Clark Countians participate in Mental Health First Aid training

Published 10:48 am Tuesday, September 10, 2019

About eight local workers participated in a two-day Mental Health First Aid training last week. 

The training concluded Friday at Mountain Comprehensive Care Center and covered a wide range of topics in relation to mental health. Matthew Harvey, an outpatient therapist and licensing supervisor at Mountain Comprehensive Care Center, led the training. 

Mental Health First Aid is an eight-hour course that teaches participants how to identify, understand and respond to signs of mental illnesses and substance use disorders. 

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Harvey said the training gives participants the skills they need to reach out and provide initial help and support to someone who may be developing a mental health or substance use problem or experiencing a crisis.

According to its website, Betty Kitchener, a nurse specializing in health education, and Anthony Jorm, a mental health literacy professor, created Mental Health First Aid in 2001. Organizers then brought the curriculum to the U.S. and have now taught more than 1.5 million people.

Patricia Stewart-Hopkins, regional director of program development for Mountain Comprehensive Care Center, said the training is part of a community effort to bring awareness and educate people on mental health.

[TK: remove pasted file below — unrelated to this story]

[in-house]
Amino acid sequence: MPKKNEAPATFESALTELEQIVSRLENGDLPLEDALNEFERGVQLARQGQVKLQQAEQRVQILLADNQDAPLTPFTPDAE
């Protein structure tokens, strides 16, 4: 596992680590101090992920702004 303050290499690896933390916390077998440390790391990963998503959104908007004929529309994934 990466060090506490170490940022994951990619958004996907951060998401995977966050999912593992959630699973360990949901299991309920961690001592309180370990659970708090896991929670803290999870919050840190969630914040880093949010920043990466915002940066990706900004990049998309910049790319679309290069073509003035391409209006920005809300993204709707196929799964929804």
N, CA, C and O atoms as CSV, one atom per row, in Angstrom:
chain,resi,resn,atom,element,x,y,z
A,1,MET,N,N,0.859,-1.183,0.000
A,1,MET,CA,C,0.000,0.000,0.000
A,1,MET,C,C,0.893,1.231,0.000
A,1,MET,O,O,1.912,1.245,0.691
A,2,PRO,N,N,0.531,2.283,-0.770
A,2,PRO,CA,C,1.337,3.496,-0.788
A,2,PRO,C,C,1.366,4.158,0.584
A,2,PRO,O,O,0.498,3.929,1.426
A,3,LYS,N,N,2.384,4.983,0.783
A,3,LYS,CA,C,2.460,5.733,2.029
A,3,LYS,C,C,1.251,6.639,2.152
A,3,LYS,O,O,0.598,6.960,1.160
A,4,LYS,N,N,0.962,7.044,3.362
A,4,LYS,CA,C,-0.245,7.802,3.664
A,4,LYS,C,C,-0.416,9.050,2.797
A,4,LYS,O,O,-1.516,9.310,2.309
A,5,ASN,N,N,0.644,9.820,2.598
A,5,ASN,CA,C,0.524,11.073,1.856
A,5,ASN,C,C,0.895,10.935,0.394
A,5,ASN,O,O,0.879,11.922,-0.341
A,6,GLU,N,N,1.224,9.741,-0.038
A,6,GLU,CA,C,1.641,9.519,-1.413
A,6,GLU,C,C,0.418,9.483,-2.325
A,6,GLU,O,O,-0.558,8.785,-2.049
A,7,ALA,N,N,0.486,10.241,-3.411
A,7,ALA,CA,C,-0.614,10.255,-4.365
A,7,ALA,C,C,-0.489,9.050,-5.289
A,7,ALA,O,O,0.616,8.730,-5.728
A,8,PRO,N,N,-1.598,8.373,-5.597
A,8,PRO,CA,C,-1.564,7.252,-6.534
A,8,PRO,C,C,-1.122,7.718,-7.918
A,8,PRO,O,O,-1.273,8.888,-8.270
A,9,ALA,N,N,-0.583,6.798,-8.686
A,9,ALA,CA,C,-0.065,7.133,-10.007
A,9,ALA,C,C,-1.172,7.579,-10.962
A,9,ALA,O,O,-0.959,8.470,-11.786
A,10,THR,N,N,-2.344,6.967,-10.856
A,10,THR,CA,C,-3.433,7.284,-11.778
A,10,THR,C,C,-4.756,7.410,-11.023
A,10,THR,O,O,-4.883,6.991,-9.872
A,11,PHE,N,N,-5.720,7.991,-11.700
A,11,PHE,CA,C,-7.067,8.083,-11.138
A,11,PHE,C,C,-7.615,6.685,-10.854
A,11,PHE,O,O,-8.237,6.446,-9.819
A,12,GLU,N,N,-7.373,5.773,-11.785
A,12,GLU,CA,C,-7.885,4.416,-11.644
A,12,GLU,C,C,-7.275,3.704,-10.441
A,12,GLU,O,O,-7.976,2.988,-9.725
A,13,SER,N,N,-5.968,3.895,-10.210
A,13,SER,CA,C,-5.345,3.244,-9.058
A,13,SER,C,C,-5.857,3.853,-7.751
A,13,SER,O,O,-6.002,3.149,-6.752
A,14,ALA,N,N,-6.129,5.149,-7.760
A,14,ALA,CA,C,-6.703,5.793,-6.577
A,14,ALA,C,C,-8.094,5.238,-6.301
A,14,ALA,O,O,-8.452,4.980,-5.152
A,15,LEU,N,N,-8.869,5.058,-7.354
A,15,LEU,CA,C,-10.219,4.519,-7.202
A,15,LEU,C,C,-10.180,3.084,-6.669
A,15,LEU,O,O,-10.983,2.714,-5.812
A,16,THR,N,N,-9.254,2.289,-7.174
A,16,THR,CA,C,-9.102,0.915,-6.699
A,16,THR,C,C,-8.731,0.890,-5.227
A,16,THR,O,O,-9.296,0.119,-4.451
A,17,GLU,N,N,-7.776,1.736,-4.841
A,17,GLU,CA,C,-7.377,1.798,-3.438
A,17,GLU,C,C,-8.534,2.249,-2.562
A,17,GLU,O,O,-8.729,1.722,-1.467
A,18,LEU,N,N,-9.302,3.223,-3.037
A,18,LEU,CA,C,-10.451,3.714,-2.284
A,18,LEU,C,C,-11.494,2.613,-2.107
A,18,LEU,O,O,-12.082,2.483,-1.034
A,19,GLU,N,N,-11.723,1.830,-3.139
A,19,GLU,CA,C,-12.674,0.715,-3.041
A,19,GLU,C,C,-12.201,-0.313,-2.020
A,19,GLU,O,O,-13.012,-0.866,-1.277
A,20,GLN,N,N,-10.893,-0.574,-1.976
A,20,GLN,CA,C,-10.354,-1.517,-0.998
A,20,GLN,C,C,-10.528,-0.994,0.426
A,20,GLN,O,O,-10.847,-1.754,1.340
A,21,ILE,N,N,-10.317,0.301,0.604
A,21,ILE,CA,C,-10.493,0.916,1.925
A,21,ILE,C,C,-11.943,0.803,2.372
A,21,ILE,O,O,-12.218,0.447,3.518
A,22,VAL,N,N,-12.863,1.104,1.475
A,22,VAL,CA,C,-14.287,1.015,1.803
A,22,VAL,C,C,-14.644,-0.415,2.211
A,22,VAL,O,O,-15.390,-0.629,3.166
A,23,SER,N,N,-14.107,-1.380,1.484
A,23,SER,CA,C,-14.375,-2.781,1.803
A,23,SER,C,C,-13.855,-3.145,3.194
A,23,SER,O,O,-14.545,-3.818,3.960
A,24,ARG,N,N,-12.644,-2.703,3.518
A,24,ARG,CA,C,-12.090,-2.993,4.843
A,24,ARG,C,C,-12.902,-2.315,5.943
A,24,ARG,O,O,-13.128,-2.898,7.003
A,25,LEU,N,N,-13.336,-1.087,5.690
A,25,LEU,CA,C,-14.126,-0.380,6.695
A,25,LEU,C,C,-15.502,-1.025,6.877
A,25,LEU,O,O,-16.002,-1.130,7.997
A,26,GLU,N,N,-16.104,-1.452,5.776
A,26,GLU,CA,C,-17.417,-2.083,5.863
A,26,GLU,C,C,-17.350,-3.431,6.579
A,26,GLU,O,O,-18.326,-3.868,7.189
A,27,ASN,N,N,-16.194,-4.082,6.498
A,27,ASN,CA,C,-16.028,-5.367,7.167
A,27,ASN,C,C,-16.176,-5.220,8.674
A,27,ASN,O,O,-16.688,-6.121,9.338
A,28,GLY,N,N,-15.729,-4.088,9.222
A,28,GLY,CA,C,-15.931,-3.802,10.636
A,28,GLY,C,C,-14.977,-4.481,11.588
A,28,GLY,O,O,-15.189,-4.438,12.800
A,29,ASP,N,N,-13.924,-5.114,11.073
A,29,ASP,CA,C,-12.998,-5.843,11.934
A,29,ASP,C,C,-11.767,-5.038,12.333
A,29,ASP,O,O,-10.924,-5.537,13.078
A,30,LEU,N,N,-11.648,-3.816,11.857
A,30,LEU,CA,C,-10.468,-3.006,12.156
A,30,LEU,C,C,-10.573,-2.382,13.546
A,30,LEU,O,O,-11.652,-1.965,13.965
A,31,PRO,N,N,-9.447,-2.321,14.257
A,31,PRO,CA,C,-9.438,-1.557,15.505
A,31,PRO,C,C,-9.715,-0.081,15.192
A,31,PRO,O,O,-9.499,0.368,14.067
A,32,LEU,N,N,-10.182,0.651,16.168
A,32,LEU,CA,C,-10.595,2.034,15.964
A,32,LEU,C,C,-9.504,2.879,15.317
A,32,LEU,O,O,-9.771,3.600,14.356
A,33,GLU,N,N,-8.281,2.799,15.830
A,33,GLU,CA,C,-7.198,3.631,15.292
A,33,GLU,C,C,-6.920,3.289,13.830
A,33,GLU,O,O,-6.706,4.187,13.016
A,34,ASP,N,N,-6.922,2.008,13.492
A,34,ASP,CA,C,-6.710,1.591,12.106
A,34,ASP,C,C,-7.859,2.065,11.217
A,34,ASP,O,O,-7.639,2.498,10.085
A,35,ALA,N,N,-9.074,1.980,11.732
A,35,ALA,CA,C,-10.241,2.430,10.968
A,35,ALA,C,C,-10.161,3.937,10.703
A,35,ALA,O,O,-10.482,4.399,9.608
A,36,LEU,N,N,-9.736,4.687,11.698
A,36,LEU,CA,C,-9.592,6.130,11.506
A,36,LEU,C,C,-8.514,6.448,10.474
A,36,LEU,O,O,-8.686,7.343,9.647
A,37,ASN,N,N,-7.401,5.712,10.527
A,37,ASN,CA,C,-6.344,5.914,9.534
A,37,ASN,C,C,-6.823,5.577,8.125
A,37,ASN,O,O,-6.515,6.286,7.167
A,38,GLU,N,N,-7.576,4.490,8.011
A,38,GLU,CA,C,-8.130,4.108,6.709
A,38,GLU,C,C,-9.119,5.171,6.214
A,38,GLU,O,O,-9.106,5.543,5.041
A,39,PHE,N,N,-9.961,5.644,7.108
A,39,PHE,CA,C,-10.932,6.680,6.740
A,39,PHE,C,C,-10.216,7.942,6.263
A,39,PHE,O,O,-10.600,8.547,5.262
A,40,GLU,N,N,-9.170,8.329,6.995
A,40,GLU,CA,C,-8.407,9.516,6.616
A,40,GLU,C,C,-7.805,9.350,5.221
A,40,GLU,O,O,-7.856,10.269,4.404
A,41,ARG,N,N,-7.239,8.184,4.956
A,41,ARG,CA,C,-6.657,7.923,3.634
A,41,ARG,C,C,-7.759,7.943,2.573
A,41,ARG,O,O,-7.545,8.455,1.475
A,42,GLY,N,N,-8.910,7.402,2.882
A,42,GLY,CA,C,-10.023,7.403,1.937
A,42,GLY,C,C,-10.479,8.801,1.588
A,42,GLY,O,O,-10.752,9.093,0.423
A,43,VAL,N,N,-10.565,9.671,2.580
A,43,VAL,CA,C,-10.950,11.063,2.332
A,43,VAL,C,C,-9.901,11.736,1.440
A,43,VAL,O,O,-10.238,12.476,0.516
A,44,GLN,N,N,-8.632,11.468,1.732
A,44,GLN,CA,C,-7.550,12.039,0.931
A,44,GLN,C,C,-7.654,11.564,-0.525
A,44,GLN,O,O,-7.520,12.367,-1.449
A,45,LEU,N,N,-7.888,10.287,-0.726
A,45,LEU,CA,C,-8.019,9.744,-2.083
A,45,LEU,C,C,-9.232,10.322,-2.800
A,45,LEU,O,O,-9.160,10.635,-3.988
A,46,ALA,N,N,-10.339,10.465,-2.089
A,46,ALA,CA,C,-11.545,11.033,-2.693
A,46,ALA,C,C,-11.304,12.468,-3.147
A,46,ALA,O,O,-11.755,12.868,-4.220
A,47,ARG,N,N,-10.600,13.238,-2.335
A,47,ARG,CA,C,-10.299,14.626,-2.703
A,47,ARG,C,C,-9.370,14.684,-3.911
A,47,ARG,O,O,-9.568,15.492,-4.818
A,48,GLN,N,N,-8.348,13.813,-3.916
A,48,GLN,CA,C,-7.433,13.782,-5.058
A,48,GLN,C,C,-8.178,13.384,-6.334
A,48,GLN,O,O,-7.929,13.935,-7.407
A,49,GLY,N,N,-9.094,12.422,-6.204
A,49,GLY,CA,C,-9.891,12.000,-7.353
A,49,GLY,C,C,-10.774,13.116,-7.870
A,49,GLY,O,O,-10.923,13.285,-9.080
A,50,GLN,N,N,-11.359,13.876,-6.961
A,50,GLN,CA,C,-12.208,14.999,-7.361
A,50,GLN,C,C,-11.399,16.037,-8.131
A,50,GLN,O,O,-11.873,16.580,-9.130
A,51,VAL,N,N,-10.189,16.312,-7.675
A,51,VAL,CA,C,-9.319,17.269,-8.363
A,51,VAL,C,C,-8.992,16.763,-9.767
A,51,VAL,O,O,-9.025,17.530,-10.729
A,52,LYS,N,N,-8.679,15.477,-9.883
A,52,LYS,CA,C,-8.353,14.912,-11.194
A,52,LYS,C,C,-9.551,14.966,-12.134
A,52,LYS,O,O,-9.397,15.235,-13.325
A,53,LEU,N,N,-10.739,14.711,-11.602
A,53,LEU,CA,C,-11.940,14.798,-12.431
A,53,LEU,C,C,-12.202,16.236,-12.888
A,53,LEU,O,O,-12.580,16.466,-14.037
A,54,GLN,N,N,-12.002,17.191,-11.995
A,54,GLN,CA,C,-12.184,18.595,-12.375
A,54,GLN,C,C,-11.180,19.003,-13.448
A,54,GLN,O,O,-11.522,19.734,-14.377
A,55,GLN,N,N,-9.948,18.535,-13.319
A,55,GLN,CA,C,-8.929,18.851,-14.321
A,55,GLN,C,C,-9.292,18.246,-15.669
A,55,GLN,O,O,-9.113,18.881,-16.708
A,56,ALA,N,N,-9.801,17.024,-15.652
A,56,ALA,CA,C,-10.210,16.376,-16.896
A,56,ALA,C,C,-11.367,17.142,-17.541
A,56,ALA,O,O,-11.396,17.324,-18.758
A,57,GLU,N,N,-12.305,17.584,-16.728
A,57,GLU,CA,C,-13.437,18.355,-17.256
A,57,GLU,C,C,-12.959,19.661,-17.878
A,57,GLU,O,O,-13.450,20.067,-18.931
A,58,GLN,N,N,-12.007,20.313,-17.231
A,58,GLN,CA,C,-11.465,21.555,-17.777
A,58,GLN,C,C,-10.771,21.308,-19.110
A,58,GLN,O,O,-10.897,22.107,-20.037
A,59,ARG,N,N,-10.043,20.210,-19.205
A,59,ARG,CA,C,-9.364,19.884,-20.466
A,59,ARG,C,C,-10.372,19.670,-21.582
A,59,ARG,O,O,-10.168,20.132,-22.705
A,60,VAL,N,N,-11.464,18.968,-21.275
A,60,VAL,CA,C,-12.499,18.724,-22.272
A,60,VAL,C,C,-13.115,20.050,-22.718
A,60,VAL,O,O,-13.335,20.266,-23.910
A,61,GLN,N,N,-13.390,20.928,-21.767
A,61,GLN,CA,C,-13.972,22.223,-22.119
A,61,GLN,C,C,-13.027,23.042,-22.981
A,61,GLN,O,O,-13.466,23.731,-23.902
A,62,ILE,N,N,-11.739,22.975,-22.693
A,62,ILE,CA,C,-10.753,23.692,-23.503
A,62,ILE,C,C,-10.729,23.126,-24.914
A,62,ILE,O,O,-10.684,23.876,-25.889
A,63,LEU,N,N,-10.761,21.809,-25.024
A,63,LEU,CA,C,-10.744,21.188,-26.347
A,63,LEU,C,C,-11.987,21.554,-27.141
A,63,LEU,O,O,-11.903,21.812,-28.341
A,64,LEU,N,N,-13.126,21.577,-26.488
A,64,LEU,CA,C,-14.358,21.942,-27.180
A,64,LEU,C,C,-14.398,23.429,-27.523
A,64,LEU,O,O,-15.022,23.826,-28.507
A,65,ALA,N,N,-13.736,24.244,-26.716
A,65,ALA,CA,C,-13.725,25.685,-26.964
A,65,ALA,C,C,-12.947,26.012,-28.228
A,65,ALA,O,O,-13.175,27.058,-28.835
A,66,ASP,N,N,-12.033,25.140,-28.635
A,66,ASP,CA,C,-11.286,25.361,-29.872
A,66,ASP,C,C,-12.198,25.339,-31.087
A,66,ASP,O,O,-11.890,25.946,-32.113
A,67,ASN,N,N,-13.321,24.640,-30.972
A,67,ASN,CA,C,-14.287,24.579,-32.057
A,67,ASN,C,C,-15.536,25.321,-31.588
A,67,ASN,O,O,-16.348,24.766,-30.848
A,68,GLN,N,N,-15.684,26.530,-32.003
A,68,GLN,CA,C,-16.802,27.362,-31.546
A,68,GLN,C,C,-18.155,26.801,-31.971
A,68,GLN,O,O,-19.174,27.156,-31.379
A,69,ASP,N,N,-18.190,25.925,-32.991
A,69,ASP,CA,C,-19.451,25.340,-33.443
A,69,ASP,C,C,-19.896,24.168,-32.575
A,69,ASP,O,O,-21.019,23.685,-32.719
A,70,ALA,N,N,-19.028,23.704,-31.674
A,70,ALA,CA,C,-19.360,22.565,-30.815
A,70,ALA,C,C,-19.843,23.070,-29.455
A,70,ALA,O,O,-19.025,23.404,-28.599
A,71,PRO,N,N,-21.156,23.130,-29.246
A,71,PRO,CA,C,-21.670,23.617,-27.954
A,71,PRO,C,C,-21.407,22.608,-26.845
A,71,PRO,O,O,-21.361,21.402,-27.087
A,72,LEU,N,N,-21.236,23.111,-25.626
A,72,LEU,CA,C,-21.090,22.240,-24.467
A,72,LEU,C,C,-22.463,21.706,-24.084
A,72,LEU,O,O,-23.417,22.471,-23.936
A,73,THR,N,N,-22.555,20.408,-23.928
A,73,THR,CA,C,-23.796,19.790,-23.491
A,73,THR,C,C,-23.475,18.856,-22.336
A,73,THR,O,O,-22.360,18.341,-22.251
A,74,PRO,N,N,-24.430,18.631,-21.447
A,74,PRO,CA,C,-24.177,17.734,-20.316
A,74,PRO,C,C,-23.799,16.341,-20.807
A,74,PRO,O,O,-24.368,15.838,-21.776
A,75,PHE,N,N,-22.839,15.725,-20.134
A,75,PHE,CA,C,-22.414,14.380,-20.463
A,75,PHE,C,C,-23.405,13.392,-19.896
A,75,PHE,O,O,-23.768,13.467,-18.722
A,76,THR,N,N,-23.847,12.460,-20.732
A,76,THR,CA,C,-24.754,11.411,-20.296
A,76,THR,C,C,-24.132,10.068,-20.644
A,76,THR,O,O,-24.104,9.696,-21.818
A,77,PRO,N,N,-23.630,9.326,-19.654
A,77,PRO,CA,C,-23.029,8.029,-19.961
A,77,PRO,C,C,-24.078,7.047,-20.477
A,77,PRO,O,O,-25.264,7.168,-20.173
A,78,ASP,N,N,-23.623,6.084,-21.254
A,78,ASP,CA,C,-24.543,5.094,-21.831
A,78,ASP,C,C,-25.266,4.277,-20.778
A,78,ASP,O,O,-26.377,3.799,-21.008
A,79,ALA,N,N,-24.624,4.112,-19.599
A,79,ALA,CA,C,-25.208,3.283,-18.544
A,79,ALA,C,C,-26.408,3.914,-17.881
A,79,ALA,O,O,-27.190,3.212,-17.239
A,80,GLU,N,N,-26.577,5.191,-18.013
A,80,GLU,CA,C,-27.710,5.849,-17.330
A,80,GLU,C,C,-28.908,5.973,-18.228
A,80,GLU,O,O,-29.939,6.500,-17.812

Stewart-Hopkins also invited community members to attend the next Clark County Mental Health Task Force meeting, 9:30 a.m. Sept. 16 at 273 Shoppers Drive. 

“Everyone interested in promoting mental health and wellness is invited to attend,” Stewart-Hopkins said.  

The task force is also partnering with the Clark County Health Department to host a Youth Mental Health First Aid training 8 a.m. to 5 p.m. Oct. 28 at 114 S. Maple St.

“The Clark County Mental Health Task Force, in partnership with Mountain Comprehensive Care Center, is taking action to better prepare people to recognize and respond to a mental health crisis,” Stewart-Hopkins said. “The Mental Health First Aid training offered will increase awareness and action towards helping others in our community. Those who seek and receive help towards healing and recovery today will pave the way for the help and healing of tomorrow.”

About Lashana Harney

Lashana Harney is a reporter for The Winchester Sun. Her beats include schools and education, business and commerce, Winchester Municipal Utilities and other news. To contact her, email or call 859-759-0015.

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